Biological Control:

Related plants:

Sparaxis pillansii = Sparaxis tricolor
Sparaxis pillansii has purple-pink flowers with a dark maroon to purple band and a yellow centre and 3 yellow to brown anthers whereas Sparaxis bulbifera has white flowers and 3 white anthers.

Plants of similar appearance:

Dierama
Freesia
Ixia
Synnotia
Tritonia

References:

Black, J.M. (1965). Flora of South Australia. (Government Printer, Adelaide, South Australia). Part 1, P381.

Bodkin, F. (1986). Encyclopaedia Botanica. (Angus and Robertson, Australia).

Blood, K. (2001). Environmental weeds: a field guide for SE Australia. (CH Jerram & Associates, Australia). P162-163. Photo.

Everist, S.L. (1974). Poisonous Plants of Australia. (Angus and Robertson, Sydney).

Harden, Gwen J. (1991). Flora of NSW. (Royal Botanic Gardens, Sydney). Volume 4. P128. Diagram.

Hussey, B.M.J., Keighery, G.J., Cousens, R.D., Dodd, J. and Lloyd, S.G. (1997). Western Weeds. A guide to the weeds of Western Australia. (Plant Protection Society of Western Australia, Perth, Western Australia). P36. Photo.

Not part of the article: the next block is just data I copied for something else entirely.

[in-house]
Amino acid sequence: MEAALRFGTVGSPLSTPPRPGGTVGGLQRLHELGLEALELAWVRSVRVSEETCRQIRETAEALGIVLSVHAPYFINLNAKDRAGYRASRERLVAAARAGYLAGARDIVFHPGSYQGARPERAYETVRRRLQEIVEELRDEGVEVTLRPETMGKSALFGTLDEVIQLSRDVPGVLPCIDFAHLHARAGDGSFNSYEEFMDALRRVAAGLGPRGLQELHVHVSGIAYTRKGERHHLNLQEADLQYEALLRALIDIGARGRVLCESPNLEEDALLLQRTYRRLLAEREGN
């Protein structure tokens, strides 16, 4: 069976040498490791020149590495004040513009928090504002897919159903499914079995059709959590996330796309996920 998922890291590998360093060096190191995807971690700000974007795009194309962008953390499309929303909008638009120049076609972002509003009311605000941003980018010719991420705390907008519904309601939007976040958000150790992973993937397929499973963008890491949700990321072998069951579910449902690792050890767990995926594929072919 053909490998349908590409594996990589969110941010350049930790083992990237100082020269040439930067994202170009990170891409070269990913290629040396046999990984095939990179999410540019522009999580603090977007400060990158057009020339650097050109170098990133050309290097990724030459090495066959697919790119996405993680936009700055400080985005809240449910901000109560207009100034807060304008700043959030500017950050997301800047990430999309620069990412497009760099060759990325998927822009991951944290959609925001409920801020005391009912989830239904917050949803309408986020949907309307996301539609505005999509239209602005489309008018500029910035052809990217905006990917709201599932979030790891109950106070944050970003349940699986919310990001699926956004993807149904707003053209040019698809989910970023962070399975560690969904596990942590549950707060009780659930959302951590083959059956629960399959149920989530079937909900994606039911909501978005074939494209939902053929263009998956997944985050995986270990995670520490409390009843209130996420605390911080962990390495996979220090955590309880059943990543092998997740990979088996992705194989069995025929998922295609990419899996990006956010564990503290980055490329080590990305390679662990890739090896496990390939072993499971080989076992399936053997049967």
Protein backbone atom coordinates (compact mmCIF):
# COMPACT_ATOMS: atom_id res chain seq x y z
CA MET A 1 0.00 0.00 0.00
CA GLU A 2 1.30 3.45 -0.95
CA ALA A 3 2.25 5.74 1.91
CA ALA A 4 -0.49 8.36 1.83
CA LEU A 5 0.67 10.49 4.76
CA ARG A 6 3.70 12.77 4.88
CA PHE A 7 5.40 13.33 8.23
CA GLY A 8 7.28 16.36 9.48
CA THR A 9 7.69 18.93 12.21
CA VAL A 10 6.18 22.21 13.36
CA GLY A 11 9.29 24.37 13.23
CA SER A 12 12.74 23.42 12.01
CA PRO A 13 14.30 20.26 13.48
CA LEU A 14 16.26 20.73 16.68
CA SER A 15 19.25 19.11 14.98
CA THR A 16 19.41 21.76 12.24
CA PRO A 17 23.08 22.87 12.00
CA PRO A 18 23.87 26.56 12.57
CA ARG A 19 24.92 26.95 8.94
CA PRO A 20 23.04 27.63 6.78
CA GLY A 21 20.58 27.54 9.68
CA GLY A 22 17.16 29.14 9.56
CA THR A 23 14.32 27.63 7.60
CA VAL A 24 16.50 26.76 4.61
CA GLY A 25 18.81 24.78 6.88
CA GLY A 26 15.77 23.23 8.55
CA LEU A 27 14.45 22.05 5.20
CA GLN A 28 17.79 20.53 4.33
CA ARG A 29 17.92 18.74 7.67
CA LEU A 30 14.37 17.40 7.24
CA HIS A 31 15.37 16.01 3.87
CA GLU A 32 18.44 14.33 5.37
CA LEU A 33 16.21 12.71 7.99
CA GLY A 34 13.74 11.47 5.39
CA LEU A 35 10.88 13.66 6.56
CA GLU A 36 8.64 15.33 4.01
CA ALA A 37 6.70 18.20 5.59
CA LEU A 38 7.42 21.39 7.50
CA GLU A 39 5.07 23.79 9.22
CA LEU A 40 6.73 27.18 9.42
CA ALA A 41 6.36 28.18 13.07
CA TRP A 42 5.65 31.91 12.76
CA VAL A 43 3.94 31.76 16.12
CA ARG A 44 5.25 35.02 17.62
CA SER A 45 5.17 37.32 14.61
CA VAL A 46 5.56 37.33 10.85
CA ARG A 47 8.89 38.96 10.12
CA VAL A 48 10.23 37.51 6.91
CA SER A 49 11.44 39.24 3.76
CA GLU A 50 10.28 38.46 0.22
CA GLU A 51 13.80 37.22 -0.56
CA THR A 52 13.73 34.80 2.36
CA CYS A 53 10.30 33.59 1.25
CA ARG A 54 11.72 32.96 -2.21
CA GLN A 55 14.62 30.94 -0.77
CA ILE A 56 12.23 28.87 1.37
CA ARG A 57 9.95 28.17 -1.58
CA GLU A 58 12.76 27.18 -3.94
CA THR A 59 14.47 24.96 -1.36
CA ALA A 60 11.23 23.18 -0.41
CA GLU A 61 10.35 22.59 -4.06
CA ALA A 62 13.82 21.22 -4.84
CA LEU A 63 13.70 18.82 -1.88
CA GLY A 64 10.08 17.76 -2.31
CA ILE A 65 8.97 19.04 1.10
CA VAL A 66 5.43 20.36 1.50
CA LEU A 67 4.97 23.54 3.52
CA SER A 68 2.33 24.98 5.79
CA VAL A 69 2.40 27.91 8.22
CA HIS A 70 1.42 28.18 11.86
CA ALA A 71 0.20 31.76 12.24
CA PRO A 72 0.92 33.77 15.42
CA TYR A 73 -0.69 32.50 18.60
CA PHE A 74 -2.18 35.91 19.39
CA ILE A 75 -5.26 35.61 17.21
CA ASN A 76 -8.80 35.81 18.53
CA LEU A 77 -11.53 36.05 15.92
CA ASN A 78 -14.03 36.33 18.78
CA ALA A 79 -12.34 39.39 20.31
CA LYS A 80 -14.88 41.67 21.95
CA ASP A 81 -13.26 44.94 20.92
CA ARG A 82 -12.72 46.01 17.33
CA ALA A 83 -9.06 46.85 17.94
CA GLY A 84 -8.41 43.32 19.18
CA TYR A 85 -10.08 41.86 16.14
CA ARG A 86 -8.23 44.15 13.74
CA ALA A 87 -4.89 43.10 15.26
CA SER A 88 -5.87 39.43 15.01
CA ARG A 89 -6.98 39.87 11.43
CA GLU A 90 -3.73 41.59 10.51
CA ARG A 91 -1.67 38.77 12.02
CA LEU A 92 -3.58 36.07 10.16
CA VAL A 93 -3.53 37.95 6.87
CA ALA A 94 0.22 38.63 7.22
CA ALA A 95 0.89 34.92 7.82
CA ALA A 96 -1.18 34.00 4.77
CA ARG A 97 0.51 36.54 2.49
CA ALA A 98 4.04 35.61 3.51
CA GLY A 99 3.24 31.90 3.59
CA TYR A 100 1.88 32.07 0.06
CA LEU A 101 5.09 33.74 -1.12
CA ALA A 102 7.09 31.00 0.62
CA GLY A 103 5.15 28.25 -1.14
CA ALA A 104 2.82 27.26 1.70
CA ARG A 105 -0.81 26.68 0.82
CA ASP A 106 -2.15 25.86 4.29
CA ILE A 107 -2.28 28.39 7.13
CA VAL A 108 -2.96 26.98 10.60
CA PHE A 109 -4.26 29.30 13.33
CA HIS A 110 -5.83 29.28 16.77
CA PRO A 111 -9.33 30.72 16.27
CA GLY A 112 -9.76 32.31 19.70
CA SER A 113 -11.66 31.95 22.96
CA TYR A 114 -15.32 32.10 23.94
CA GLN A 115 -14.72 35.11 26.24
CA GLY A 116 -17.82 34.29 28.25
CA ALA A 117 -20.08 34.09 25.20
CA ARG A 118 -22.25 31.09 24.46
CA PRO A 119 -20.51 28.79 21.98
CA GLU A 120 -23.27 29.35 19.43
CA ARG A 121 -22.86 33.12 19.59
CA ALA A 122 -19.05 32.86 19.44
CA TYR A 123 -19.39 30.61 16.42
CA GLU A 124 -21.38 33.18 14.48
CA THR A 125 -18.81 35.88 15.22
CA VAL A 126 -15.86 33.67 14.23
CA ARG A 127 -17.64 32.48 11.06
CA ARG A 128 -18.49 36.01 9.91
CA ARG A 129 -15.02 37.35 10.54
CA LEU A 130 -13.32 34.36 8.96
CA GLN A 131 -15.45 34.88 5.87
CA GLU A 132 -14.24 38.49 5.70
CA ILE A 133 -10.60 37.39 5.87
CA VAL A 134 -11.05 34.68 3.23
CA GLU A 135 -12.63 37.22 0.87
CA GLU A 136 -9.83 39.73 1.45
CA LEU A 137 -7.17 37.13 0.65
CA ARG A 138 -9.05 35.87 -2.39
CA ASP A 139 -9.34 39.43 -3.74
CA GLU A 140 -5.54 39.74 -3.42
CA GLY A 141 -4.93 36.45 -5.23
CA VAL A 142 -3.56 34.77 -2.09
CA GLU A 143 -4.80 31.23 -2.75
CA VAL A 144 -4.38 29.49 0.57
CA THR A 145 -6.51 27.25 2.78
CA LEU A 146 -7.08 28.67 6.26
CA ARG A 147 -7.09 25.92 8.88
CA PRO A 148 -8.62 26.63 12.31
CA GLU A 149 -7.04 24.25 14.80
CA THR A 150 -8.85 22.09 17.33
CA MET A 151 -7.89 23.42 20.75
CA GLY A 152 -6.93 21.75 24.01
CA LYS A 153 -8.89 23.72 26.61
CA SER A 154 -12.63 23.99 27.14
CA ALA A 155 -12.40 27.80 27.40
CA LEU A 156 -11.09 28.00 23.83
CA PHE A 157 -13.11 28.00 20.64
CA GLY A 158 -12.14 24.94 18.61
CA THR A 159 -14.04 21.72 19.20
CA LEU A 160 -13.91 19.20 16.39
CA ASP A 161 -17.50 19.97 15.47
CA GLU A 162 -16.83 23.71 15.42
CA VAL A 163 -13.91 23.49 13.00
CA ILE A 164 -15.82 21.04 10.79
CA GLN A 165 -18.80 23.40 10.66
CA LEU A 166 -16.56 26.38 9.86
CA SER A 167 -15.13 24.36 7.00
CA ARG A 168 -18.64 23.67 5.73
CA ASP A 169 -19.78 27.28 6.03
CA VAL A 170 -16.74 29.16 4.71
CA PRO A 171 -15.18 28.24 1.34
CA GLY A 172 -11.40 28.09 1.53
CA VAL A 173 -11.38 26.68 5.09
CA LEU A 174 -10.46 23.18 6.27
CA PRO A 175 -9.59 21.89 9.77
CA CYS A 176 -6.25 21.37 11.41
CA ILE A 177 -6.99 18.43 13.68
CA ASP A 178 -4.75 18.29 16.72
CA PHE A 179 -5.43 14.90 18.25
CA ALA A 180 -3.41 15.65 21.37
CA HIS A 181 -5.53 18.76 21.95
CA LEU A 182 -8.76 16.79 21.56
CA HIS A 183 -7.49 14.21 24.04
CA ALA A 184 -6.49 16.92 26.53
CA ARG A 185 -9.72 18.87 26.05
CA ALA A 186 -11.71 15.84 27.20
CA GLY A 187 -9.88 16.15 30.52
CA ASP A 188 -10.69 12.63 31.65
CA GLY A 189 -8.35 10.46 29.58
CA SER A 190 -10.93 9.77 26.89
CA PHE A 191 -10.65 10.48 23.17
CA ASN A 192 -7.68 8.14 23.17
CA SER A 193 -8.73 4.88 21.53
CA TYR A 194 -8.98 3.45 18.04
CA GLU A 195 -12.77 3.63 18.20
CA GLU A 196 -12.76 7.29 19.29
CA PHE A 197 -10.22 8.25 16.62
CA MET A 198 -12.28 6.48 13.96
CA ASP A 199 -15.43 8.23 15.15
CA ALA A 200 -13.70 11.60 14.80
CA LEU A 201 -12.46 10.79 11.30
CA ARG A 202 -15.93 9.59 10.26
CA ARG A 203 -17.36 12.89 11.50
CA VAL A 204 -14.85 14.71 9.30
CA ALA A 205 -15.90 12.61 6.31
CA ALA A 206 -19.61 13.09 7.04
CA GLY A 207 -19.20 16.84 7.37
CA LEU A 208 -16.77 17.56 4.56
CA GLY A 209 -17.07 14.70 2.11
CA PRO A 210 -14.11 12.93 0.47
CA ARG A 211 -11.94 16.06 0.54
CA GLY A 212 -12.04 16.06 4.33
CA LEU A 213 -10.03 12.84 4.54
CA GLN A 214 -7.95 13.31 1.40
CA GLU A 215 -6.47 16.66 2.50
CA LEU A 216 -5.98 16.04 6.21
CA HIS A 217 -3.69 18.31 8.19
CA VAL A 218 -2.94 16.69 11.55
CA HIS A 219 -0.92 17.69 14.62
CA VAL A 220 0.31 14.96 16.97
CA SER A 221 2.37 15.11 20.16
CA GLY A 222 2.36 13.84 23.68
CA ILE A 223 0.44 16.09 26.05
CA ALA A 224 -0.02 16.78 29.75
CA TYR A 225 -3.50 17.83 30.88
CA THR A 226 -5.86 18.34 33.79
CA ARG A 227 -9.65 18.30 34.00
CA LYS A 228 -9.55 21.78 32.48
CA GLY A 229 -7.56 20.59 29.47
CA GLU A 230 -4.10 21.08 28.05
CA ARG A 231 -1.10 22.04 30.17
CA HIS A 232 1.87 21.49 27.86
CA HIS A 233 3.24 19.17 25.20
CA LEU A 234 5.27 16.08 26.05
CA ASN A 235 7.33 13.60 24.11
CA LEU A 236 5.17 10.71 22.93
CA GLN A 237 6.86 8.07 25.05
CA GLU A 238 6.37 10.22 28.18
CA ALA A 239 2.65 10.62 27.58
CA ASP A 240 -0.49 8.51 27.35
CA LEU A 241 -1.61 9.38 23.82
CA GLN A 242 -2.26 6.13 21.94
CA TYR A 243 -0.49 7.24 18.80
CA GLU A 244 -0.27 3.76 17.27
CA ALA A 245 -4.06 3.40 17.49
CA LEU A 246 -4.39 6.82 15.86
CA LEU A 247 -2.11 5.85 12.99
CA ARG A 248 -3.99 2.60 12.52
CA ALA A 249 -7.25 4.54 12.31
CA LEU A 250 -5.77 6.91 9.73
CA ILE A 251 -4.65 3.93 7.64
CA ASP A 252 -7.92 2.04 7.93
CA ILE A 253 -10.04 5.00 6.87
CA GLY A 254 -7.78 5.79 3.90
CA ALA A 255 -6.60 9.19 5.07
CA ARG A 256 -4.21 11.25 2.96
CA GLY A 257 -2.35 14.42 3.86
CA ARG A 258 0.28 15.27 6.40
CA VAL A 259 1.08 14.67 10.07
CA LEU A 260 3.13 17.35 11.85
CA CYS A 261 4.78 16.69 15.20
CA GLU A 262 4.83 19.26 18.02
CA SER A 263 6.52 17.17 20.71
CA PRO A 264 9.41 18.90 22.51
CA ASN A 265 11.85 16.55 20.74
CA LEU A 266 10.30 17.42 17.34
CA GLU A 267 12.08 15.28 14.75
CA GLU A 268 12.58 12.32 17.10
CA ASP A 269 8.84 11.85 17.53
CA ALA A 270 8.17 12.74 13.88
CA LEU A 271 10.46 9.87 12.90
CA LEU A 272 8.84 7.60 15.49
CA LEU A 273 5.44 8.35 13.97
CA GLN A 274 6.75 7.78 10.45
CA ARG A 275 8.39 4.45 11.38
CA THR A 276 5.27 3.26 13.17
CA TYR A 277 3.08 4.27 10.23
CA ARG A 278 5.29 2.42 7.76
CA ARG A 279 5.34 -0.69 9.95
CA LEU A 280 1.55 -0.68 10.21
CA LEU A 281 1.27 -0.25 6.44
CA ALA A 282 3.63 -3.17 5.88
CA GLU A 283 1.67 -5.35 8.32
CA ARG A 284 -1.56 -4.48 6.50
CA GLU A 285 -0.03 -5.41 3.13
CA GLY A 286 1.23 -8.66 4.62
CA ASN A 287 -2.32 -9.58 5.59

Lazarides, M. and Cowley, K. and Hohnen, P. (1997). CSIRO handbook of Australian Weeds. (CSIRO, Melbourne). #943.1.

Marchant et al (1987). Flora of the Perth Region. (Western Australian Herbarium, Department of Agriculture, Western Australia). P803.

Moore, J.H. and Wheeler, J.R. (2002). Southern Weeds and their Control. P110-111. Photos.

Muyt, A. (2001). Bush Invaders of South-East Australia: a guide to the identification and control of environmental weeds found in South East Australia. (R.G and F.J. Richardson, Australia). P97-98. Photos.

Paczkowska, G. and Chapman, A. (2000). The Western Australia flora: a descriptive catalogue. (Wildflower Society of Western Australia (Inc), the Western Australian Herbarium, CALM and the Botanic Gardens & Parks Authority). P72.

Randall, J.M. and Marinelli, J. (1996) Invasive Plants. (Brooklyn Botanic Gardens Inc. Brooklyn). P. Photo.

Wheeler, Judy, Marchant, Neville and Lewington, Margaret. (2002). Flora of the South West: Bunbury - Augusta - Denmark. (Western Australian Herbarium, Bentley, Western Australia). P328. Diagram.

Acknowledgments:

Collated by HerbiGuide. Phone 08 98444064 or www.herbiguide.com.au for more information.